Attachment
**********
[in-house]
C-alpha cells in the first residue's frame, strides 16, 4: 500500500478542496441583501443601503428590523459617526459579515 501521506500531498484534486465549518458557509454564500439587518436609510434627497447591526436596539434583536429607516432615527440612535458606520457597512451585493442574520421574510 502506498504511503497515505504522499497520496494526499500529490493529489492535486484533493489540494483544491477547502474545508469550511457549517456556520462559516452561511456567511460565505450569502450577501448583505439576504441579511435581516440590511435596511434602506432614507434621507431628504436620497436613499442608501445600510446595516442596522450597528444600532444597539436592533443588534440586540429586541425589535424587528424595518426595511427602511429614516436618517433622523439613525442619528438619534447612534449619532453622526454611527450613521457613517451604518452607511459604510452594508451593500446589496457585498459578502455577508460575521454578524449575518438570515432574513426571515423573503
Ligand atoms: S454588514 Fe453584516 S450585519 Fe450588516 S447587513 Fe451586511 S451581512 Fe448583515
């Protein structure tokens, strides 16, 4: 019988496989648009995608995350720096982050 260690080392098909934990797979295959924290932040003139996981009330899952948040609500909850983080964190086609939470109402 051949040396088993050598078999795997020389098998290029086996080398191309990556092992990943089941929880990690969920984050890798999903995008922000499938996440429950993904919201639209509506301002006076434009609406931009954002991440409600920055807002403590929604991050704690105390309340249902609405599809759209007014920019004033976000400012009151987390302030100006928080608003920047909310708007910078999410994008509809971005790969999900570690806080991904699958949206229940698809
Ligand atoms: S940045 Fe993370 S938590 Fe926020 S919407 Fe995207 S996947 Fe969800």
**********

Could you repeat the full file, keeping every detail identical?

[in-house]
C-alpha cells in the first residue's frame, strides 16, 4: 500500500478542496441583501443601503428590523459617526459579515 501521506500531498484534486465549518458557509454564500439587518436609510434627497447591526436596539434583536429607516432615527440612535458606520457597512451585493442574520421574510 502506498504511503497515505504522499497520496494526499500529490493529489492535486484533493489540494483544491477547502474545508469550511457549517456556520462559516452561511456567511460565505450569502450577501448583505439576504441579511435581516440590511435596511434602506432614507434621507431628504436620497436613499442608501445600510446595516442596522450597528444600532444597539436592533443588534440586540429586541425589535424587528424595518426595511427602511429614516436618517433622523439613525442619528438619534447612534449619532453622526454611527450613521457613517451604518452607511459604510452594508451593500446589496457585498459578502455577508460575521454578524449575518438570515432574513426571515423573503
Ligand atoms: S454588514 Fe453584516 S450585519 Fe450588516 S447587513 Fe451586511 S451581512 Fe448583515
């Protein structure tokens, strides 16, 4: 019988496989648009995608995350720096982050 260690080392098909934990797979295959924290932040003139996981009330899952948040609500909850983080964190086609939470109402 051949040396088993050598078999795997020389098998290029086996080398191309990556092992990943089941929880990690969920984050890798999903995008922000499938996440429950993904919201639209509506301002006076434009609406931009954002991440409600920055807002403590929604991050704690105390309340249902609405599809759209007014920019004033976000400012009151987390302030100006928080608003920047909310708007910078999410994008509809971005790969999900570690806080991904699958949206229940698809
Ligand atoms: S940045 Fe993370 S938590 Fe926020 S919407 Fe995207 S996947 Fe969800």